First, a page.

WRITING IT RIGHT
By Thomas K. Grose
Every year, engineering academics from around the country
submit, on average, around 1,700 academic papers for presentation at
American Society for Engineering Education's annual conference. Engineering
professors realize that a necessary step on the road to tenure is getting
scholarly papers published by peer associations. Historically, the ASEE
annual conference accepts about 1,200 of those submissions, or about 70
percent. That's a good-size window of opportunity, but it still means
that hundreds of authors are rebuffed, and no one wants his or her paper
to land in the reject pile. So, to help improve your chances, here are
some tipsculled from a quartet of engineering educators who are
widely regarded as writing whizzesfor composing a successful
ASEE conference paper.
Know thy readers. That's a cardinal rule that Lester
Gerhardt, associate dean of engineering at Rensselaer Polytechnic Institute,
says can't be emphasized enough. The most scintillating finding in
the world will cause a giant yawn if it's presented to the wrong
audience. So when it comes to writing for an ASEE conference, that
means (writing about) something to do with engineering education,
says John W. Prados, professor emeritus of chemical engineering at the
University of Tennessee- Knoxville and a past editor of the Journal of
Engineering Education. And consider, too, the demographics of the society.
Because ASEE is an interdisciplinary group, its membership comprises not
only academics from engineering's various disciplines but from different
types of schools. Notes Gerhardt: You're really dealing with
a very diverse audience . . . a very special kind of audience. And
writing for such a mixed lot is a harder task than writing for a specialized
group because you can't fall back on the vernacular and implied
references that everyone else in your field knows.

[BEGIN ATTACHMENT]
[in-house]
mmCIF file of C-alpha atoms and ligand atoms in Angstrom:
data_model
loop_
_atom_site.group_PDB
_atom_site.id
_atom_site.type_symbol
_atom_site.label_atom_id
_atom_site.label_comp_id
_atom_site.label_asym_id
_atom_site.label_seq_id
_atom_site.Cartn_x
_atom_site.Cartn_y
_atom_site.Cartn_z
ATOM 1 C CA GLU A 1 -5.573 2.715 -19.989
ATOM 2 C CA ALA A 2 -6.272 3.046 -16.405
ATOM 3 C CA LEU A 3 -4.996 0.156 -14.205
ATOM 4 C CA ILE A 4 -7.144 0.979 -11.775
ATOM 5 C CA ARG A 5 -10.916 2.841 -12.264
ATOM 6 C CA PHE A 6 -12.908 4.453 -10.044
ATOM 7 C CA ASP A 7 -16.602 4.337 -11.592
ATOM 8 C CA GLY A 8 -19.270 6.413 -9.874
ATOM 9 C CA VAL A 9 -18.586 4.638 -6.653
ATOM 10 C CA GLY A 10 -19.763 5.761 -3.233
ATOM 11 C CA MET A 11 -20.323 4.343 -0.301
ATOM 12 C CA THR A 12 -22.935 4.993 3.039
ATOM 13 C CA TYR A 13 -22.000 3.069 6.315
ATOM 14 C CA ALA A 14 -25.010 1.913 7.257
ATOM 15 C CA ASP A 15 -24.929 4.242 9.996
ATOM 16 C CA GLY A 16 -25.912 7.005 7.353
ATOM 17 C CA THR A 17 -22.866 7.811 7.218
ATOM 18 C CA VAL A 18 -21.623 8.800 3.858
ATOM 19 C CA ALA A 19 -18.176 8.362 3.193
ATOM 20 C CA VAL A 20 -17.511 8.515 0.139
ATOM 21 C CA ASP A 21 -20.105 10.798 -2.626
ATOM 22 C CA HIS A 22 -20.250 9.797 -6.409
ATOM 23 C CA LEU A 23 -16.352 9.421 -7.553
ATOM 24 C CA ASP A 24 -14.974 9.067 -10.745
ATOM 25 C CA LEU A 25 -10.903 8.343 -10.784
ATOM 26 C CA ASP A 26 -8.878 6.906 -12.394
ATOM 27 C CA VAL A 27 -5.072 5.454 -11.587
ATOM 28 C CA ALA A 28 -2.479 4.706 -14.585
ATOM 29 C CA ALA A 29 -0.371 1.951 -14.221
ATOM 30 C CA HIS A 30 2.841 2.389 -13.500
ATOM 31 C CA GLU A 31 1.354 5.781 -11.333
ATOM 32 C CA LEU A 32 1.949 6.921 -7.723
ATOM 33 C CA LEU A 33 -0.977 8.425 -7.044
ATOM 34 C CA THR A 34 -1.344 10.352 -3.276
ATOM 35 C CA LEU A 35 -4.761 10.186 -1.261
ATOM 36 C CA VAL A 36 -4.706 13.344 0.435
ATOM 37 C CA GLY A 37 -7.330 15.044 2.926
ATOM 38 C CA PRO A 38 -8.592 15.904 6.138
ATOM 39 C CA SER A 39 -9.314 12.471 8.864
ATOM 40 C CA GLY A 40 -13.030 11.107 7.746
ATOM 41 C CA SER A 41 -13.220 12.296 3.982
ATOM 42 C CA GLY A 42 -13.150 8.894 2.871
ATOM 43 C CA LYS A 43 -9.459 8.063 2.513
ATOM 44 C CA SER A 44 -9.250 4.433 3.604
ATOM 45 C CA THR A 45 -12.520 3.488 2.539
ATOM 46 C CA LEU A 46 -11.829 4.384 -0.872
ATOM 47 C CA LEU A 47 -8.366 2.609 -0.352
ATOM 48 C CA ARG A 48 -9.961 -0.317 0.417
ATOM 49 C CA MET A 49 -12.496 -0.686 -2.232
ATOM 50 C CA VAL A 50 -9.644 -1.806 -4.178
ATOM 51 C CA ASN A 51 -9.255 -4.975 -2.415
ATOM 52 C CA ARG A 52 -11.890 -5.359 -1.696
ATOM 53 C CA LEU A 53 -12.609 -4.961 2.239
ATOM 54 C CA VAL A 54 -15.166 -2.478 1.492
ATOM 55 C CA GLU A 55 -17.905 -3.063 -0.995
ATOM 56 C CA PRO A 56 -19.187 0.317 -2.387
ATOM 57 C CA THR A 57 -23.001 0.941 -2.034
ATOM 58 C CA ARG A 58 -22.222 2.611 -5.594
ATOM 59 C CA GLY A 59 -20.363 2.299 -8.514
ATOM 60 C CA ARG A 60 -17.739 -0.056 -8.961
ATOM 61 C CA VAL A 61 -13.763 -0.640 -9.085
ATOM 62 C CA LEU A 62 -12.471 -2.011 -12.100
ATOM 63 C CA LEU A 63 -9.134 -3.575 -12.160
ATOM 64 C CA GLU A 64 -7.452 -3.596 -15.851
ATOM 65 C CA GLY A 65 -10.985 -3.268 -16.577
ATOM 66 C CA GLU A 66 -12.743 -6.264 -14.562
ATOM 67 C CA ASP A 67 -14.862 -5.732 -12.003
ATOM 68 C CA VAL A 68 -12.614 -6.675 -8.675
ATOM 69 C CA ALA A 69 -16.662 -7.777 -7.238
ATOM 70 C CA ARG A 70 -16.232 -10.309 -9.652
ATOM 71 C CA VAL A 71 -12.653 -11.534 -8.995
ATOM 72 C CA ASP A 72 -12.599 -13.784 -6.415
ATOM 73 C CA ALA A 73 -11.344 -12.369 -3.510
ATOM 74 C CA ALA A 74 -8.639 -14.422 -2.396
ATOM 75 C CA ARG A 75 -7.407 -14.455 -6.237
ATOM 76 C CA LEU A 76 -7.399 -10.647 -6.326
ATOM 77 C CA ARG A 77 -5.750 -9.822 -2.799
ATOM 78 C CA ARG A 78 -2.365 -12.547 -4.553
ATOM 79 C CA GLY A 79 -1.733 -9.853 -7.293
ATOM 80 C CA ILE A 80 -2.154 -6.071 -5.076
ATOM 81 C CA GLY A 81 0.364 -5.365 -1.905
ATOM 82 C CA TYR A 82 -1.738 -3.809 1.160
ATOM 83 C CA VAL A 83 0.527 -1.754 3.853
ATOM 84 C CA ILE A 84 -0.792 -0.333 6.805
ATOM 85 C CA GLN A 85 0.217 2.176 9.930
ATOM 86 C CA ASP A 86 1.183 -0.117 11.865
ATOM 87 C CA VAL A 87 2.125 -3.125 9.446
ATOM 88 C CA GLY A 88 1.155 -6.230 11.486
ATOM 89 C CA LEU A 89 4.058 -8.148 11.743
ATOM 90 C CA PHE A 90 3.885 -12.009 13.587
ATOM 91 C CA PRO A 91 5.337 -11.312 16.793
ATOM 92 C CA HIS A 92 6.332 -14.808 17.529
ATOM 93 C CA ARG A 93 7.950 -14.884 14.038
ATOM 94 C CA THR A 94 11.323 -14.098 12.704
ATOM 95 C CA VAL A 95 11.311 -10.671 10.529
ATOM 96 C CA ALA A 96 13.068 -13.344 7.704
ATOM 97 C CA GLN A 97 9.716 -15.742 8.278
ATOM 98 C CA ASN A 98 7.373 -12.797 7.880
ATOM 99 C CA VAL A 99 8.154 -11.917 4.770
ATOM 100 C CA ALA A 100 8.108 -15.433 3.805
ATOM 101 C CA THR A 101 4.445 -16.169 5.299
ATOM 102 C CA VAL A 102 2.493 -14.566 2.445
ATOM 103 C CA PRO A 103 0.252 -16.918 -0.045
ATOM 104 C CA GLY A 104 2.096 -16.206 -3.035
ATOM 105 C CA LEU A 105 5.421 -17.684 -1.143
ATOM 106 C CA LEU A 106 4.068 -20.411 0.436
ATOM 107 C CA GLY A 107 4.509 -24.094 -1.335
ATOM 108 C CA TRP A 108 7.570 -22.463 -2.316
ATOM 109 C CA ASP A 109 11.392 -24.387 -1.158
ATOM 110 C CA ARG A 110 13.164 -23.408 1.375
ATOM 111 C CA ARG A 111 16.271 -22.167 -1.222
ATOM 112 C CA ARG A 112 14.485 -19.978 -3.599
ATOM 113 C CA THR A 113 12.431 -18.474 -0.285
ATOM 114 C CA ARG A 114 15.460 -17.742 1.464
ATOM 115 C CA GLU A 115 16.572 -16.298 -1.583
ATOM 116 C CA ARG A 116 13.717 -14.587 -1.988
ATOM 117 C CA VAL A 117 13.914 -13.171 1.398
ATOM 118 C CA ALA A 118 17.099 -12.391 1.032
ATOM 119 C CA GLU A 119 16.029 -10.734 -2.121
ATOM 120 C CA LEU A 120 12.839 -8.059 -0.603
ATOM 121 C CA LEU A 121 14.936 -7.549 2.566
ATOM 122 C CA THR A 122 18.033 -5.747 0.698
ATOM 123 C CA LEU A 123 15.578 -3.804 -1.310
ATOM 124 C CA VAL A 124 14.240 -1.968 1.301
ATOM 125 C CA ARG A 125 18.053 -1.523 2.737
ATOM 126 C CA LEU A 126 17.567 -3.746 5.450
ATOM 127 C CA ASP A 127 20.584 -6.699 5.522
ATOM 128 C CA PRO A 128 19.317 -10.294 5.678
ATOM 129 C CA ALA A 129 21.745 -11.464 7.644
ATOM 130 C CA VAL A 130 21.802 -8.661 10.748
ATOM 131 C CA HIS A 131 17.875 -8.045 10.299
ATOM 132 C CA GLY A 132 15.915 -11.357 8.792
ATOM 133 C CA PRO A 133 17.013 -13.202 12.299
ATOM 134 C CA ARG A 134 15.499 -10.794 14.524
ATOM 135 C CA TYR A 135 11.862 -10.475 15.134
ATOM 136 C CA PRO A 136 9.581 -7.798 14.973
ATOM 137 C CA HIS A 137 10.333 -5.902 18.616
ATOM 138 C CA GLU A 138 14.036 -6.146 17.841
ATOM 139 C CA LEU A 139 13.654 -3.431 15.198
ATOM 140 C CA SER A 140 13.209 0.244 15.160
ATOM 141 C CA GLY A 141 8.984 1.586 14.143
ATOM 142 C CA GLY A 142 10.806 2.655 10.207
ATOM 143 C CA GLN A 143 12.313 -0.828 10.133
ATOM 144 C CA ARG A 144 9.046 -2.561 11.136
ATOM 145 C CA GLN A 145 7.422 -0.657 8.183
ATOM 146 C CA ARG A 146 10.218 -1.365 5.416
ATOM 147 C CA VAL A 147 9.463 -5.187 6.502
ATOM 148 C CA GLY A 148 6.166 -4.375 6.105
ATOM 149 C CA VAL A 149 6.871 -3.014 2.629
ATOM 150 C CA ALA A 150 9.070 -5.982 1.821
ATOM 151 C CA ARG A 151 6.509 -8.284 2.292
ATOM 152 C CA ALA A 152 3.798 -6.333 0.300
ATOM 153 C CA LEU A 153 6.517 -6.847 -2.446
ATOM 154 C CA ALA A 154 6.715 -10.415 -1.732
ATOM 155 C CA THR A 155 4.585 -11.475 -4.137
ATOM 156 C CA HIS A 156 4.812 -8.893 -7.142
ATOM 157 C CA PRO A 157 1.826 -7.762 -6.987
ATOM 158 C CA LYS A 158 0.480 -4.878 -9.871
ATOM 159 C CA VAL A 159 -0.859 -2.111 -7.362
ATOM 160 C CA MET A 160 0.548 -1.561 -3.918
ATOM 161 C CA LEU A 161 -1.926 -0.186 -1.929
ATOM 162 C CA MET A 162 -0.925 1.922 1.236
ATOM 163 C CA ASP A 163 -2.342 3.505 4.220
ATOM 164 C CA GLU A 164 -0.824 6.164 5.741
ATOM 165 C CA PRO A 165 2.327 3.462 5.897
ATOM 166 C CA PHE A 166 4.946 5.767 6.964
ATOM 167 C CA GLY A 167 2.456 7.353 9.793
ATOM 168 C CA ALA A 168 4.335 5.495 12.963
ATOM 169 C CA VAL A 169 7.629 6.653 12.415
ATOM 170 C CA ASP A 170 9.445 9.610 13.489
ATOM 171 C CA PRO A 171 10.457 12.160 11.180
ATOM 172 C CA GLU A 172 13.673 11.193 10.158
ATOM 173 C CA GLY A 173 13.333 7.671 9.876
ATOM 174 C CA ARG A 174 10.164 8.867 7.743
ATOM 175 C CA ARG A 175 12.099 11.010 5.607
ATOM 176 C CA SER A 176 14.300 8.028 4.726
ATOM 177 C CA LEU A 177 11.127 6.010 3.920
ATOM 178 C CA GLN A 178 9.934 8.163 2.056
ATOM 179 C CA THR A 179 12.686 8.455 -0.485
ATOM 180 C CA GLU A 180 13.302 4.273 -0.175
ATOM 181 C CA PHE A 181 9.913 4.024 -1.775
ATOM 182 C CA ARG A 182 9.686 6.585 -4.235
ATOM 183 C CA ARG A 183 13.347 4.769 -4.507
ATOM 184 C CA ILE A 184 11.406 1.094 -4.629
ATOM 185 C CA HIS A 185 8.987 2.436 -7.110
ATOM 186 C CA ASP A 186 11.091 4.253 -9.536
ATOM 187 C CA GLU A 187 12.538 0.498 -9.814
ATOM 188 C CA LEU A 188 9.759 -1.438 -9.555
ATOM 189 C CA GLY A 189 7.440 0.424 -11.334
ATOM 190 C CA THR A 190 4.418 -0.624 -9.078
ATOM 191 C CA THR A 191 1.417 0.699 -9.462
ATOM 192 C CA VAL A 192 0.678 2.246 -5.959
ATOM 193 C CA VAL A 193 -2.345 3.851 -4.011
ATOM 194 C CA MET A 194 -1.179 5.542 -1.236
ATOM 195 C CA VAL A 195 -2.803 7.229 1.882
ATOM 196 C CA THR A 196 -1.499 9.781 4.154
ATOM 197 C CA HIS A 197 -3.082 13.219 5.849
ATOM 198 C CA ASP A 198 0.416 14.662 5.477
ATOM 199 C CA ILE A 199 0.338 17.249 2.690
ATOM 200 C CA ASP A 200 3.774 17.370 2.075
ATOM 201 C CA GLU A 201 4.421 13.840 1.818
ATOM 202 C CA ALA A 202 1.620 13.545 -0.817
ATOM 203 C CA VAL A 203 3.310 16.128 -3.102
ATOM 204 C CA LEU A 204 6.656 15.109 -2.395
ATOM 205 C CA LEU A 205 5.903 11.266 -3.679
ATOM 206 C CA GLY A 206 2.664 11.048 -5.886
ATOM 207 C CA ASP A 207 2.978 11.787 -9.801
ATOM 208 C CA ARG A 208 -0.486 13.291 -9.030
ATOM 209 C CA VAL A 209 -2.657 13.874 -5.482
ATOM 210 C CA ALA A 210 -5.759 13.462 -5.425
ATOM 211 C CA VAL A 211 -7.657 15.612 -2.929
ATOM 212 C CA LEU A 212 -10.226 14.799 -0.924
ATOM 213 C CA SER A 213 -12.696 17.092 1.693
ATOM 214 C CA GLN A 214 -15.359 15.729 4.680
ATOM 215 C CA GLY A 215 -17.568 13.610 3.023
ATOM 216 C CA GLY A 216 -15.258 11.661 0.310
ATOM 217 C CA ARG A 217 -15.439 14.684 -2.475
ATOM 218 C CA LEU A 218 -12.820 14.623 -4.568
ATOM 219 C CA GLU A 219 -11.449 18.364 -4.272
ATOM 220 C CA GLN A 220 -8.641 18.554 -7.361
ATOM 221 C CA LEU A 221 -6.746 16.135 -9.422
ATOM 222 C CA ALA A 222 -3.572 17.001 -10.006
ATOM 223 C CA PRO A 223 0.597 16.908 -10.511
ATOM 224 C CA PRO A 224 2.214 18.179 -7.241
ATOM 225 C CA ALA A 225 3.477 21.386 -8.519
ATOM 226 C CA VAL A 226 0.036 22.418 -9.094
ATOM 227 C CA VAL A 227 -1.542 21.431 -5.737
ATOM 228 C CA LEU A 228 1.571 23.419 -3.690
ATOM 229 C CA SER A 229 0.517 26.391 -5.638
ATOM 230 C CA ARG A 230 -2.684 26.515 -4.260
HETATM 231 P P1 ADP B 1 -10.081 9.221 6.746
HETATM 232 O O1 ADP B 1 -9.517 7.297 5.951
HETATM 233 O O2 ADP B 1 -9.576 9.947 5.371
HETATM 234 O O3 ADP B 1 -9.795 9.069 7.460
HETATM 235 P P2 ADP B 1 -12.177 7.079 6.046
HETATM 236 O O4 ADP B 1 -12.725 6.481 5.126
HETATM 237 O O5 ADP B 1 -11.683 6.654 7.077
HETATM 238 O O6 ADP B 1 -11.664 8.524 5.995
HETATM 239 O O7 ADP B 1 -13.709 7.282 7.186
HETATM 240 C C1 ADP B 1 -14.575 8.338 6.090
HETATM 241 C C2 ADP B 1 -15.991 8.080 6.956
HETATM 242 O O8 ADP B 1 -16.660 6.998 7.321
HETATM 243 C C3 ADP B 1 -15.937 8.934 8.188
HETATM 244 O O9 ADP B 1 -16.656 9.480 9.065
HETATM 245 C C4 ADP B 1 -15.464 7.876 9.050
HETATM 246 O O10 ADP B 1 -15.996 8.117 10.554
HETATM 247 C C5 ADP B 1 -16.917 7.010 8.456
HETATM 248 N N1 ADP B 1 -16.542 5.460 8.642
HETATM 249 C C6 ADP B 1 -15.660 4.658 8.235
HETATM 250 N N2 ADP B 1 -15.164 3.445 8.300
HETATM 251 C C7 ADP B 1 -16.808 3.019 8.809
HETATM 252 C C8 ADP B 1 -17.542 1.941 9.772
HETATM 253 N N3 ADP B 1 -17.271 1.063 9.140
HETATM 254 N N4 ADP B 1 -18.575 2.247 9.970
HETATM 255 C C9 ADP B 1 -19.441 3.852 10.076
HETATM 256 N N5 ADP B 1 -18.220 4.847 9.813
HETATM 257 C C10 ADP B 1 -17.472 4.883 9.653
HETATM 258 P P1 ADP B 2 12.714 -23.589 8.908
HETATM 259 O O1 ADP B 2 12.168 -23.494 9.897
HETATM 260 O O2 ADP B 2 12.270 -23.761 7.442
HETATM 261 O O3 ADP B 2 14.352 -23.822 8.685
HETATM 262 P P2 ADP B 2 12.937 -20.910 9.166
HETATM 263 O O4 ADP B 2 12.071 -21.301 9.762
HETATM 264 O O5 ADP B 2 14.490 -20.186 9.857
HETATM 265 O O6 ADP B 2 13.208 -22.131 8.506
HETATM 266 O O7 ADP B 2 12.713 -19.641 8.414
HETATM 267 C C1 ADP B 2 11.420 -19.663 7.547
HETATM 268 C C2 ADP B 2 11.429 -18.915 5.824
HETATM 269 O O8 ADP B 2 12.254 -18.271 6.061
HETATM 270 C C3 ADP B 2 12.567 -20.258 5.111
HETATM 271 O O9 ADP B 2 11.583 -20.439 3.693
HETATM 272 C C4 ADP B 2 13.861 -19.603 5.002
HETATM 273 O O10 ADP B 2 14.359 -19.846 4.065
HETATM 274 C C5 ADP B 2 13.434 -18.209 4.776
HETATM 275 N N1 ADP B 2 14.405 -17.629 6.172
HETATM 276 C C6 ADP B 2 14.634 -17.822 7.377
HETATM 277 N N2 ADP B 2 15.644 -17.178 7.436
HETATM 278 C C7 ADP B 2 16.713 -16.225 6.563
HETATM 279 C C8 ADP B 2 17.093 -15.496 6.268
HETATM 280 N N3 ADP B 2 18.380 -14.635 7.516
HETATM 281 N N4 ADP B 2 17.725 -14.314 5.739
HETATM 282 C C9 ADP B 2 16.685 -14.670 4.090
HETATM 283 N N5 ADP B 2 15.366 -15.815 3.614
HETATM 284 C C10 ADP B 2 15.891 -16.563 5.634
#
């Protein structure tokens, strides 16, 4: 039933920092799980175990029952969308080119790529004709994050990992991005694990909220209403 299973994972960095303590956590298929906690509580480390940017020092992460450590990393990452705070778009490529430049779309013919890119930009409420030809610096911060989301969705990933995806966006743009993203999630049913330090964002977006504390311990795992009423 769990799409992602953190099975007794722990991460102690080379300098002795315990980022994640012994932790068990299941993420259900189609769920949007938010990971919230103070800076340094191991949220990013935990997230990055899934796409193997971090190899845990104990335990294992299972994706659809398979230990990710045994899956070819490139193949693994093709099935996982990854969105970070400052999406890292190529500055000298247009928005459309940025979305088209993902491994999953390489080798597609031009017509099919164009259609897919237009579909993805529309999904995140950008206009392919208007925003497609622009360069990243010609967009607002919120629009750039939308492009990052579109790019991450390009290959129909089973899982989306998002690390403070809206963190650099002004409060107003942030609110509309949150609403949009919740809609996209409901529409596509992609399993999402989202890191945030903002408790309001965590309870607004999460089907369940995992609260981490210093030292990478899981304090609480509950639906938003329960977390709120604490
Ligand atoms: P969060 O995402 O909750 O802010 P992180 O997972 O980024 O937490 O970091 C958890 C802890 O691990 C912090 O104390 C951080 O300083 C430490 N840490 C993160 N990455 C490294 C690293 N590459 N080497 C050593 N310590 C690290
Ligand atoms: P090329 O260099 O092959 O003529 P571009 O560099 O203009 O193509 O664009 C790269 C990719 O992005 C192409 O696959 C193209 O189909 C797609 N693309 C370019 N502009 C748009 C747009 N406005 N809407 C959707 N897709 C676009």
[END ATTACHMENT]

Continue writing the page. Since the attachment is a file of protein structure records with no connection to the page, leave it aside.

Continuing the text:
Ensure your subject has not been written about before. Do
a search of the literature, Prados advises. If your topic is unique,
then go ahead. If it's been covered before, make sure that you are
updating or expanding the dialogue. For example, suppose an original paper
discussed a teaching method that worked well at a small, private engineering
school. You might expand on that by writing about how well it worked at
a large, land-grant university. As Richard Felder, a professor emeritus
of chemical engineering at North Carolina State University, says, ask
yourself if your topic is interesting to anyone outside your school, and
whether your findings have application elsewhere. There must be
an element of interest for people at other institutions. Once you're
sure that your topic is right for ASEE, then indulge in tunnel vision.
Focus on one, and only one, message in your paper and stick to it,
suggests Jack Lohmann, editor of the Journal of Engineering Education,
and associate provost at Georgia Tech. Avoid the temptation to detail
serendipitous events, he says. They are not nearly as
interesting and informative to the readers as you think. They can
also mask your message and confuse readers. Basically, he
adds, keep to the point, and make sure your scholarship is sound.
Prados says when it comes to writing about engineering
education, too many academics become fairly sloppy, presenting conclusions
they would eschew in a technical paper. There is a tendency to state opinion,
not fact. Phrases akin to it felt good or the students
seemed to like it act as signposts warning of weak scholarship ahead.
A reliance on opinion unsupported by verifiable data is the main reason
papers are rejected, Prados says. It's not enough to say a teaching
method worked because it appeared popular with students. You need objective,
measurable evidence of its success.
Before setting pen to paper or fingertips to keyboard,
give a few thoughts to organizing your paper. Prados suggests this
An introduction that states your topic and why it is important to the
audience. Next, offer background material to put it into context, citing
the literature and what's already been tried. Then list your objectives
and how or if they were met. Tell what you discovered, how it helped students
learn, and the value it will add to the education process, including its
significance beyond your own classroom. And don't forget: Failure
is often fodder for illumination. Papers based on programs that didn't
pan out or experiments that didn't meet objectives can be useful,